Pupils who study music at GCSE have the opportunity to expand on their practical skills by participation in performing and composing tasks. To compliment this, pupils broaden their knowledge of different styles of music in the listening element of the course.
The course has three key areas:
Performing/Perfformio (Internally Assessed Coursework) – 35%
The examination involves pupils performing two pieces of music in a 4-6 minute recital which takes place in the second year of study. Each pupil must play one ensemble piece as a member of a group with the remaining performances being either a solo piece or further group performance. Pupils must also prepare a programme note based on one of the pieces that they perform in the examination. Pupils will be prepared for this element of the course through class based performing lessons and regular tuition from peripatetic staff.
Composing/Cyfansoddi (Internally Assessed Coursework) – 35%
Pupils must compose two pieces of music lasting in total between 3-6 minutes. The department has the facilities for pupils to record and computer generate the compositions developing new ICT skills in our students. Pupils must then write an evaluation of one of their compositions in controlled assessment conditions.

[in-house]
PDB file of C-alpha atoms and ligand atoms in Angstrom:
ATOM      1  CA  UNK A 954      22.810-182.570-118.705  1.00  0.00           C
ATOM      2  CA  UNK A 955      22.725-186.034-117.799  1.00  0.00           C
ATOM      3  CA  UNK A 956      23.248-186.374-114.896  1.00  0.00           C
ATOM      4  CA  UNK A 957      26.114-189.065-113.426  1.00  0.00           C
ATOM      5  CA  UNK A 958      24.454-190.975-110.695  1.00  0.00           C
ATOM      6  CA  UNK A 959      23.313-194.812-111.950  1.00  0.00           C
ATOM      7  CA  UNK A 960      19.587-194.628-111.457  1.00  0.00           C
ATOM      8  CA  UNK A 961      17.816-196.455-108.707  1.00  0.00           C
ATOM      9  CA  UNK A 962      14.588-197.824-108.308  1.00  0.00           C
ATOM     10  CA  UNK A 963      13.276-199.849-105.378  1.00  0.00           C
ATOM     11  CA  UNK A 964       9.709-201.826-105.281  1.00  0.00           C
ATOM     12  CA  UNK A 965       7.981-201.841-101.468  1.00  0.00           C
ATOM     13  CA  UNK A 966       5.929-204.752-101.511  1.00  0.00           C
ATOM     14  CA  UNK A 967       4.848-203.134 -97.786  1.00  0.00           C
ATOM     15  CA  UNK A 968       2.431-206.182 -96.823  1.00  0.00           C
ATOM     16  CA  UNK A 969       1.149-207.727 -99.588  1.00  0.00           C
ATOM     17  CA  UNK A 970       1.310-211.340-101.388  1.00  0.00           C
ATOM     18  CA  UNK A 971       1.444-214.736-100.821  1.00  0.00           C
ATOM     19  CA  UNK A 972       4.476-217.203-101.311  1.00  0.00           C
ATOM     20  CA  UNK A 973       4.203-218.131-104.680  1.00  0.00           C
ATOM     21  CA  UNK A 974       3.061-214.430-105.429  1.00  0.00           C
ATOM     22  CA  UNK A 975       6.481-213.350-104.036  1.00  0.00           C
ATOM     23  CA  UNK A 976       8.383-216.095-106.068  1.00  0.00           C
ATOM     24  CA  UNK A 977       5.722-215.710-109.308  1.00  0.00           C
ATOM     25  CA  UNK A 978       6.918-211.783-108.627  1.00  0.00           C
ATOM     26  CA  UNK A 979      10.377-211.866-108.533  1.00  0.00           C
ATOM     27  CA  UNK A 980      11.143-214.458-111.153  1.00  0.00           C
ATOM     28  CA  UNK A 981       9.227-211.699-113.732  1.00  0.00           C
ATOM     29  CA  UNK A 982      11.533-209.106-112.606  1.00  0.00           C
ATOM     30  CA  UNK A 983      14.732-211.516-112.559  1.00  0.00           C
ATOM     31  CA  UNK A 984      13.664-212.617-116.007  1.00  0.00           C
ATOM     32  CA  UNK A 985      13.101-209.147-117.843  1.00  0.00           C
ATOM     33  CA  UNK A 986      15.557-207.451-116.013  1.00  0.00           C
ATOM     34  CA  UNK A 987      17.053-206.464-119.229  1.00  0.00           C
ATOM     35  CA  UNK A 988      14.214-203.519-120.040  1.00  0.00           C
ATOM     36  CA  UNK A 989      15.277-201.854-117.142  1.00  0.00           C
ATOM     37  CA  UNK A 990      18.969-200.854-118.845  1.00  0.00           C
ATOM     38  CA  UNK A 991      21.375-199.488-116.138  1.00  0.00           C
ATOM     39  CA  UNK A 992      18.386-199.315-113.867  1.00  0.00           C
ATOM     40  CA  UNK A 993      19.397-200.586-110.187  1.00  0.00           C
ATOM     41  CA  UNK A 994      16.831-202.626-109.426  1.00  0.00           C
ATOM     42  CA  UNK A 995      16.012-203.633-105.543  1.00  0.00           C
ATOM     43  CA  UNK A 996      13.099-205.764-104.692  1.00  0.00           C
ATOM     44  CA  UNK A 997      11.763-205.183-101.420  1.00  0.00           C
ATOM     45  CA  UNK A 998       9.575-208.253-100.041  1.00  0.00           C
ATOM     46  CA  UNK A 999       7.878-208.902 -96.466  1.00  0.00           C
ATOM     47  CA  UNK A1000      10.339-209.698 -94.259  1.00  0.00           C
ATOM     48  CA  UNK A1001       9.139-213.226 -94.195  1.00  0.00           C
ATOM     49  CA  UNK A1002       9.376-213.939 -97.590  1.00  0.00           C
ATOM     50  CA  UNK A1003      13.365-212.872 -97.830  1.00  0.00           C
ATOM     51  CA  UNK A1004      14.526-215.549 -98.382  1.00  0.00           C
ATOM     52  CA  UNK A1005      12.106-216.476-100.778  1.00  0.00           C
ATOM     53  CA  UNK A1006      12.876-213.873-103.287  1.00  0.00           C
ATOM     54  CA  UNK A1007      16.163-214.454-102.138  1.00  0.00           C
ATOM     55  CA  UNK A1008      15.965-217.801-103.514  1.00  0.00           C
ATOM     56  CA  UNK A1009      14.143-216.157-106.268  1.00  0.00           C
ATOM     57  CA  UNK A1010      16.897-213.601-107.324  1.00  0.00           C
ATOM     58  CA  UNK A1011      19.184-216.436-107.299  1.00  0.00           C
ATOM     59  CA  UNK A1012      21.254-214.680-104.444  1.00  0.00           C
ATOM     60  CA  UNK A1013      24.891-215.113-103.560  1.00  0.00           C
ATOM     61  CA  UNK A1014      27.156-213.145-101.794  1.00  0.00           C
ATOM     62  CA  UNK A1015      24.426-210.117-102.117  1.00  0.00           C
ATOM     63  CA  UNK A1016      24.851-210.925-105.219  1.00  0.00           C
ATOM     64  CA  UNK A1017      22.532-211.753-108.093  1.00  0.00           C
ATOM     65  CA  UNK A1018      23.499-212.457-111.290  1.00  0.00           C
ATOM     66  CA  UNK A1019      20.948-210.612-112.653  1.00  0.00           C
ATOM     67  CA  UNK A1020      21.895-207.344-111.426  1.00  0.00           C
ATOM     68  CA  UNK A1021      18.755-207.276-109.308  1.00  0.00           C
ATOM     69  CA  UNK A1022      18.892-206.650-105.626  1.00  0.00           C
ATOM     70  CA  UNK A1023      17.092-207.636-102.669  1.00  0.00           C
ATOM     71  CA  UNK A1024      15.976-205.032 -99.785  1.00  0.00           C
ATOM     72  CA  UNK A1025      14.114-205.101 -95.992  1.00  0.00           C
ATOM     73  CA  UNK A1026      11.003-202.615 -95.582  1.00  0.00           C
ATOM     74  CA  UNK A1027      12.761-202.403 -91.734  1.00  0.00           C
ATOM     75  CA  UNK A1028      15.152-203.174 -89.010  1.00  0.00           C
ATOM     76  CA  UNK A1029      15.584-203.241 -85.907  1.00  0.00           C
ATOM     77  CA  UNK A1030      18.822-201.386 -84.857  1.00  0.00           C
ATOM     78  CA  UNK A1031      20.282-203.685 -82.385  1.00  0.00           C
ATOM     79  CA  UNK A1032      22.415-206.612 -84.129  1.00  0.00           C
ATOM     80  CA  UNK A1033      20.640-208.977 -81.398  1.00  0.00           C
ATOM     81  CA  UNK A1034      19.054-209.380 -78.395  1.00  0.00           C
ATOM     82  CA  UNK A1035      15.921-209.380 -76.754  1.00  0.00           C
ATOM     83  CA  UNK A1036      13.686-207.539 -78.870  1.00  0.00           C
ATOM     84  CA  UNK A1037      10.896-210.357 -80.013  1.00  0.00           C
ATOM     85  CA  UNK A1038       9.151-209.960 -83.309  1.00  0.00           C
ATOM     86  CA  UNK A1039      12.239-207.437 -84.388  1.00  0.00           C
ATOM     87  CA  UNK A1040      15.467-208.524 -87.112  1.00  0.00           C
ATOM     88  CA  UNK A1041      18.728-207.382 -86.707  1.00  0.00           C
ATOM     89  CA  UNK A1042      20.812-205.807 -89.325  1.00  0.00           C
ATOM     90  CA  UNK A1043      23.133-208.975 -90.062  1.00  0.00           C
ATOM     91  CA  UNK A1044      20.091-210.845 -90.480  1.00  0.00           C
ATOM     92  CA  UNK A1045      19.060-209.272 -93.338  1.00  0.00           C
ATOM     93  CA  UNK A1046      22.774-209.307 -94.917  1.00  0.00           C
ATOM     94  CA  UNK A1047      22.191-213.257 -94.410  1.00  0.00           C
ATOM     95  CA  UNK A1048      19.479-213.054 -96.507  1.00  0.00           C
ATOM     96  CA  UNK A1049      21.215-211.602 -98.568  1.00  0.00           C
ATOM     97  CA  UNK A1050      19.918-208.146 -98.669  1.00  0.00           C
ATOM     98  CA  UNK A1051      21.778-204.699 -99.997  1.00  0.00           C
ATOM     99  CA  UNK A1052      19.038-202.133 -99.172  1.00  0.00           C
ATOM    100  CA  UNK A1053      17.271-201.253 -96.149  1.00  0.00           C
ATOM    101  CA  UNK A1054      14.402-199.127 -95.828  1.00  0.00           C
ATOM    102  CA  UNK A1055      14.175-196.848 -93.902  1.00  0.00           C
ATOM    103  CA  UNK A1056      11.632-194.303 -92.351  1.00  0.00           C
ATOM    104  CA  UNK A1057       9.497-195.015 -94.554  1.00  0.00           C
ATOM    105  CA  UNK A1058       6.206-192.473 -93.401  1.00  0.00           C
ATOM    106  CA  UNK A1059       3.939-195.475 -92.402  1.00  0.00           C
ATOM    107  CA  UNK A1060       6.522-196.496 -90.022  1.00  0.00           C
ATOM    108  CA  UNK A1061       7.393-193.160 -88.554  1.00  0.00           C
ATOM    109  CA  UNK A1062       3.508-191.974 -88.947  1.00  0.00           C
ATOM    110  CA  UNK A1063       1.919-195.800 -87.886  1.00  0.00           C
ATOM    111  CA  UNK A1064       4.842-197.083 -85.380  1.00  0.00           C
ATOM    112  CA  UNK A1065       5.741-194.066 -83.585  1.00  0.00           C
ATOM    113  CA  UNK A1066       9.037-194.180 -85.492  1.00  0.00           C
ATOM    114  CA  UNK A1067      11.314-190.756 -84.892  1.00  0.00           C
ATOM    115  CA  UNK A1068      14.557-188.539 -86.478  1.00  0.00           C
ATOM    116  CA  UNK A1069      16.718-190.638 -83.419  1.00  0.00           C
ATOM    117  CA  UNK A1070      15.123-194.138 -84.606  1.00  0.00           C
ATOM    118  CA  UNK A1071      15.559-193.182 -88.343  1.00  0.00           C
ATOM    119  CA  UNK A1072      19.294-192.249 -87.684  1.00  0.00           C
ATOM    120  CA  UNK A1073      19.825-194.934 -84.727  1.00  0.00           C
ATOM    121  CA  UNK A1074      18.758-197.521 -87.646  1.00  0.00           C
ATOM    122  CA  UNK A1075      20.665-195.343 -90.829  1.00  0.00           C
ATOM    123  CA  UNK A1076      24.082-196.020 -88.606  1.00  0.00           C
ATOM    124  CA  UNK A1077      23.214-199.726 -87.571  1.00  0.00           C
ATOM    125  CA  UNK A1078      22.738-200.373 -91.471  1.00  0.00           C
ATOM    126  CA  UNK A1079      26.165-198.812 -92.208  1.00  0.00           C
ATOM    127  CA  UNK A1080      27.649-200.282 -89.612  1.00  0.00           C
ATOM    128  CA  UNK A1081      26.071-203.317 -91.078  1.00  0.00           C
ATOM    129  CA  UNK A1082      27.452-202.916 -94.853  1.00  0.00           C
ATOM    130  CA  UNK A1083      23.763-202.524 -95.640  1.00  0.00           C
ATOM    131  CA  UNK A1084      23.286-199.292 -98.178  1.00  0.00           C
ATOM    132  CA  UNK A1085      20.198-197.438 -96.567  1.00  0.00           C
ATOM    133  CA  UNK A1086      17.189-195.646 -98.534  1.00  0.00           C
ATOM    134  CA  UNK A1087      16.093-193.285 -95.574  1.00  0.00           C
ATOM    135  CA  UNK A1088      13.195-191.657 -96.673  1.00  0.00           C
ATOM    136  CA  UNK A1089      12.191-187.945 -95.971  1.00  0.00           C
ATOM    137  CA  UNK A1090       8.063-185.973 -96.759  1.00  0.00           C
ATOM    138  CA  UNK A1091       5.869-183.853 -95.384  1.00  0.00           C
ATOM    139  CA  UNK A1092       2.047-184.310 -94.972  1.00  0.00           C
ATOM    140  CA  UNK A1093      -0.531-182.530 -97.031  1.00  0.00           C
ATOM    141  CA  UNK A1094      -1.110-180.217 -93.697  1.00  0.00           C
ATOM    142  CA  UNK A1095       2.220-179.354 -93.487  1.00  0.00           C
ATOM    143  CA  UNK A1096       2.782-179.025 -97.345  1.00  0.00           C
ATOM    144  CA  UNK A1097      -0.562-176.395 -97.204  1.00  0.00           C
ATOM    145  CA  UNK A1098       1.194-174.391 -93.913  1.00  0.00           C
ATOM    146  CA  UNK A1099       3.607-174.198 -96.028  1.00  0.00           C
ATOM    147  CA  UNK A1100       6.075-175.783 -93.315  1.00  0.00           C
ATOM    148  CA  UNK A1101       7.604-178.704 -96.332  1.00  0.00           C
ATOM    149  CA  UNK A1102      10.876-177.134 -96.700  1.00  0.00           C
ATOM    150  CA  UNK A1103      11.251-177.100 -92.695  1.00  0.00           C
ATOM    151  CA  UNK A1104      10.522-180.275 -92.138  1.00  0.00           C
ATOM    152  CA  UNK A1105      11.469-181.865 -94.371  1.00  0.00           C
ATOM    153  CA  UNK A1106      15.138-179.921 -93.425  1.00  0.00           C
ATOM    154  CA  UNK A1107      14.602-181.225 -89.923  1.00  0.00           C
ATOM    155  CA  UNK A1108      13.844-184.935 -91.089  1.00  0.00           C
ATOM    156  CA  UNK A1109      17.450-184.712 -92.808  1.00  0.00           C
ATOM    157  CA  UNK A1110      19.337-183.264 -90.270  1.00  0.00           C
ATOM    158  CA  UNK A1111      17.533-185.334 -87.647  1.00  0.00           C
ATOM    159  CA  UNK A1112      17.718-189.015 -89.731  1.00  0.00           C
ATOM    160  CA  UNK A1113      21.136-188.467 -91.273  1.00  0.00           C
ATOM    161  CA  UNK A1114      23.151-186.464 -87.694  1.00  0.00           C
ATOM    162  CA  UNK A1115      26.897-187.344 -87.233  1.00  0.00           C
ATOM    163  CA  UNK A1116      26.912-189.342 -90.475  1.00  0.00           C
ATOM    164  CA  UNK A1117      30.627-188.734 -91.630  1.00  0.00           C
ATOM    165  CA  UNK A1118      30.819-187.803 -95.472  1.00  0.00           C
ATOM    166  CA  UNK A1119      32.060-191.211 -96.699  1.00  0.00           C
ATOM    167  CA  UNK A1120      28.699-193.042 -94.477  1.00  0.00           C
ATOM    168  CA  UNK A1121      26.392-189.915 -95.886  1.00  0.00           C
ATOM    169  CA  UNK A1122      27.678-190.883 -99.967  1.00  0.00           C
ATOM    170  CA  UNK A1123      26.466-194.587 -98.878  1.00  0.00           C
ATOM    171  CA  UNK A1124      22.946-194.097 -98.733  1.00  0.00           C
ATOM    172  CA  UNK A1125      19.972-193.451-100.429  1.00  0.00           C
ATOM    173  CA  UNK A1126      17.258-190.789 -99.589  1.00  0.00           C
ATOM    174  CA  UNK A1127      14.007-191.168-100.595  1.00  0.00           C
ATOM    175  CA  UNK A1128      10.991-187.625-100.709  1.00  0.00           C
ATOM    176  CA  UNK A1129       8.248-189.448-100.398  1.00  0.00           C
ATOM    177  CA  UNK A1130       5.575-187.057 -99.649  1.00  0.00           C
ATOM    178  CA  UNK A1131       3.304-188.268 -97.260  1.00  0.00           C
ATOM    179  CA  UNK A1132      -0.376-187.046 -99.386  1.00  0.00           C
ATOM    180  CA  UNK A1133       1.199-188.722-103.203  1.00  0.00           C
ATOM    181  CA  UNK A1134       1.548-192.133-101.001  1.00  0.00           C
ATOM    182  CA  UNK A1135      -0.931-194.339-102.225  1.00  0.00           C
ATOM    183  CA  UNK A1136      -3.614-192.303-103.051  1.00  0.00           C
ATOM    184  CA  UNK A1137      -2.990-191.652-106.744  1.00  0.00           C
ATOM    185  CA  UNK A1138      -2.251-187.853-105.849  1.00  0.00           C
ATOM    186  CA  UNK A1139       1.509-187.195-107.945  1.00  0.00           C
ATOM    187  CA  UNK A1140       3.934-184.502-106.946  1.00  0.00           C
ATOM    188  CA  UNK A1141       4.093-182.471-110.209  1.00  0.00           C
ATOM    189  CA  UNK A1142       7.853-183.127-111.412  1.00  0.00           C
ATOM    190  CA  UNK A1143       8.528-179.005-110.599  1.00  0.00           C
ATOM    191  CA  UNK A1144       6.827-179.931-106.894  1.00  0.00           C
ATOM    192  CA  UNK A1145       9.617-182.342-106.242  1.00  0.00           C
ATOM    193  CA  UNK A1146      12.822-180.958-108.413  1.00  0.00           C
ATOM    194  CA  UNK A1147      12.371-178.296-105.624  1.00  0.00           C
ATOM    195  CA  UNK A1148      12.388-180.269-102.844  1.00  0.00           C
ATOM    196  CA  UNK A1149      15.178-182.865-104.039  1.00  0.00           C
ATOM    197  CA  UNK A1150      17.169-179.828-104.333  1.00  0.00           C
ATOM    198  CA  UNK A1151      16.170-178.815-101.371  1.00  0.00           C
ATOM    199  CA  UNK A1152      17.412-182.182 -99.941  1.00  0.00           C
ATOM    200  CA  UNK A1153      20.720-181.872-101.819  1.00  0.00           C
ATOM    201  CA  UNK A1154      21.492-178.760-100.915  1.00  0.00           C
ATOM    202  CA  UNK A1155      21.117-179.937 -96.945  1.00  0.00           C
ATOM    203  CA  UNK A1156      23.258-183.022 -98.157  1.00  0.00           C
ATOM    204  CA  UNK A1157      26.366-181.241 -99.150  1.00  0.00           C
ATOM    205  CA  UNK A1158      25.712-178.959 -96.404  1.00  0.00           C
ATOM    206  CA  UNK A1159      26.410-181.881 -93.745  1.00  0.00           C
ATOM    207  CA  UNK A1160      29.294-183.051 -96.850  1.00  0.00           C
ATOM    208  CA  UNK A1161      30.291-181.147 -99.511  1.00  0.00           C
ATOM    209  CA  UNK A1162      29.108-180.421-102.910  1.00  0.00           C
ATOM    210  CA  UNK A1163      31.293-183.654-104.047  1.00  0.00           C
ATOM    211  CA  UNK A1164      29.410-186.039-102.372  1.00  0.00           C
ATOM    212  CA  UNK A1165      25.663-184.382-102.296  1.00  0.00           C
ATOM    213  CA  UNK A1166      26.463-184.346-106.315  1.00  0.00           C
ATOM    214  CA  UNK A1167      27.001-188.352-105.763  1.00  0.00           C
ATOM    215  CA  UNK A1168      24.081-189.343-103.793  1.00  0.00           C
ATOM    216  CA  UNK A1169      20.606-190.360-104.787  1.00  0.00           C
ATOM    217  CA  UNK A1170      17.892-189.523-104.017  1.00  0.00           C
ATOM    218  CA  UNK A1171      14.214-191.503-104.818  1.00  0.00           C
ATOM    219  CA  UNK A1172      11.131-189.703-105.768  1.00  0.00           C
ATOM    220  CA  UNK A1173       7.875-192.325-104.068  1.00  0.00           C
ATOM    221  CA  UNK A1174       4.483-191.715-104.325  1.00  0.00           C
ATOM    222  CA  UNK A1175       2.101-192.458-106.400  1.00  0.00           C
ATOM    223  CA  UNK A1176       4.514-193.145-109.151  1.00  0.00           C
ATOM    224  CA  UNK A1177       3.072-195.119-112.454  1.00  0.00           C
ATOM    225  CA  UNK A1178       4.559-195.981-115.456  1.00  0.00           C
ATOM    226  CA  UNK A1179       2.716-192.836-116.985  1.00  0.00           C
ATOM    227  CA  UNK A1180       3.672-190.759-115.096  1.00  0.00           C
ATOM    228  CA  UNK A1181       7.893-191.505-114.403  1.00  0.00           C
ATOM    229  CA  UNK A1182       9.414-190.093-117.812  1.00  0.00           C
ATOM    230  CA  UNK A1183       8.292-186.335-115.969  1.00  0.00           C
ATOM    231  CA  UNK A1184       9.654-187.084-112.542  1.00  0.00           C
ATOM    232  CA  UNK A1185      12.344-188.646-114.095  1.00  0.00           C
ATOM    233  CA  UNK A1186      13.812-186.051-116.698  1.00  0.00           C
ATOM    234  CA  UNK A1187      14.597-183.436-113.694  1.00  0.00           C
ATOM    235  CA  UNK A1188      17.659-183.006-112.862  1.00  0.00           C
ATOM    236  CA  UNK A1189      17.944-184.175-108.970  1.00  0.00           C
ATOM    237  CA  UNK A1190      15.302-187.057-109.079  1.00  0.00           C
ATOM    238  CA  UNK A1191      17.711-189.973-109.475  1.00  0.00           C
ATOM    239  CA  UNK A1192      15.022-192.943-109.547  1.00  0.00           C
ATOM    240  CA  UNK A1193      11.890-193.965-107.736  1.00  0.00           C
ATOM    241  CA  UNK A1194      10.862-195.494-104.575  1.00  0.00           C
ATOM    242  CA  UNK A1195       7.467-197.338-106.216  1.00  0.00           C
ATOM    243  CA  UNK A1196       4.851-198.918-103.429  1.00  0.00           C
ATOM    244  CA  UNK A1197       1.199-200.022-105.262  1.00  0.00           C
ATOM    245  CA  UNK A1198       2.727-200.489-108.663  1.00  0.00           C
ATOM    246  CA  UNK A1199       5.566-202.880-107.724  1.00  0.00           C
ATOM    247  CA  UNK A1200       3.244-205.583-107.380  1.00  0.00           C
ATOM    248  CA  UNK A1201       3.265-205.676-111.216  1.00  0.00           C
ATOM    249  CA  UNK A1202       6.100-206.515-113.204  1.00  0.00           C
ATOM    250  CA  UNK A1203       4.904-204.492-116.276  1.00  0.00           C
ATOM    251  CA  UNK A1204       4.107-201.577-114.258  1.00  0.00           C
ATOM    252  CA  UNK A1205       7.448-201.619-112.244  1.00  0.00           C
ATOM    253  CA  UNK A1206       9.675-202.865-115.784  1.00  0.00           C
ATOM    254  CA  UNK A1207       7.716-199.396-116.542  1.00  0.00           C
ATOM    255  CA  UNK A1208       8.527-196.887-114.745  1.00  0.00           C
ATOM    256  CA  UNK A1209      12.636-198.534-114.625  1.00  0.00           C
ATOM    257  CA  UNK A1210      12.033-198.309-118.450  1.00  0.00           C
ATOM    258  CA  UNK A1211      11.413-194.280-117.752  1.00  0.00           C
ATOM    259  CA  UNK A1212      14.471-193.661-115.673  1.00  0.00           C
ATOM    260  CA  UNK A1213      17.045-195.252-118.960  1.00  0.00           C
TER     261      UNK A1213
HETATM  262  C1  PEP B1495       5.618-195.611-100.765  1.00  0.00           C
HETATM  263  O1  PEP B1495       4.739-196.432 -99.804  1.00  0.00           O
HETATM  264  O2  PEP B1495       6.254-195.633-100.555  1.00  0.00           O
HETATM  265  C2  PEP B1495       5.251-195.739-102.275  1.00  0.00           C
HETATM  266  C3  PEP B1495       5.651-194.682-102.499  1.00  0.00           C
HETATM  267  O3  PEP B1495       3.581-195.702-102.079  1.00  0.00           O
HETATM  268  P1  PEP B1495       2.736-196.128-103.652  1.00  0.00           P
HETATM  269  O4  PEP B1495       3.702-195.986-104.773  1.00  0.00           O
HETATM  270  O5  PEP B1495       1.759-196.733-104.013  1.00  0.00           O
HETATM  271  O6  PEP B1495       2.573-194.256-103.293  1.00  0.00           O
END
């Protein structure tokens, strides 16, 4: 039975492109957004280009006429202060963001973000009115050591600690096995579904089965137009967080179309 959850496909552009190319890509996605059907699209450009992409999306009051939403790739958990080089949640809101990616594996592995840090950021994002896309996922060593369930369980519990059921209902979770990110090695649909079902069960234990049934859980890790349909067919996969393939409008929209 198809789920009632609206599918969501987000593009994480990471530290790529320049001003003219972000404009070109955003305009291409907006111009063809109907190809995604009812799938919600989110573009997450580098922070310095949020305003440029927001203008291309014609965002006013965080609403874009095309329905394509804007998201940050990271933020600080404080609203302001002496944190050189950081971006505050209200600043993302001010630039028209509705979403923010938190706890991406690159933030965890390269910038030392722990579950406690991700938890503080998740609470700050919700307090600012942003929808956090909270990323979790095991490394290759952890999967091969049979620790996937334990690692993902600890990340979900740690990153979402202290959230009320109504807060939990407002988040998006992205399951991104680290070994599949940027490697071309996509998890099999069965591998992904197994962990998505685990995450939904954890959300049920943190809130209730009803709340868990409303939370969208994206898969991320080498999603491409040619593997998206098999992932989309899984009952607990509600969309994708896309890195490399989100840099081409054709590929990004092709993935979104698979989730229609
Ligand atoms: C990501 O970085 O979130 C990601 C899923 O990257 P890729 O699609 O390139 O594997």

Listening/Gwrando – 30% (Listening Examination Paper)
Pupils extend their musical knowledge through the analysis of four areas of study;
1] Musical Forms and Devices
2] Music for Ensemble
3] Film Music
4] Popular Music
Skills in musical theory, the analysis of both prepared and unprepared extracts, recognition of key features and evaluative skills are then tested in a listening examination at the end of the course.
How much practical work is there? Lots – but there is also written work. You will also be expected to rehearse in your own time and take part in performances with various ensembles and groups. Pupils will have the opportunity to participate in existing school groups and also set up their own ensembles. They will also have the chance to compose their own music and realise their compositions in live performances.
Higher education institutions are becoming increasingly competitive, this is also true of the job market. Potential employers and courses are not just looking at grades but also seek out those who stand out from the crowd. The diverse nature of music study instils highly desirable skills such as self-management, team work, IT skills, problem solving and communication. Many employers choose music graduates because they have experienced many of the skills which define employability.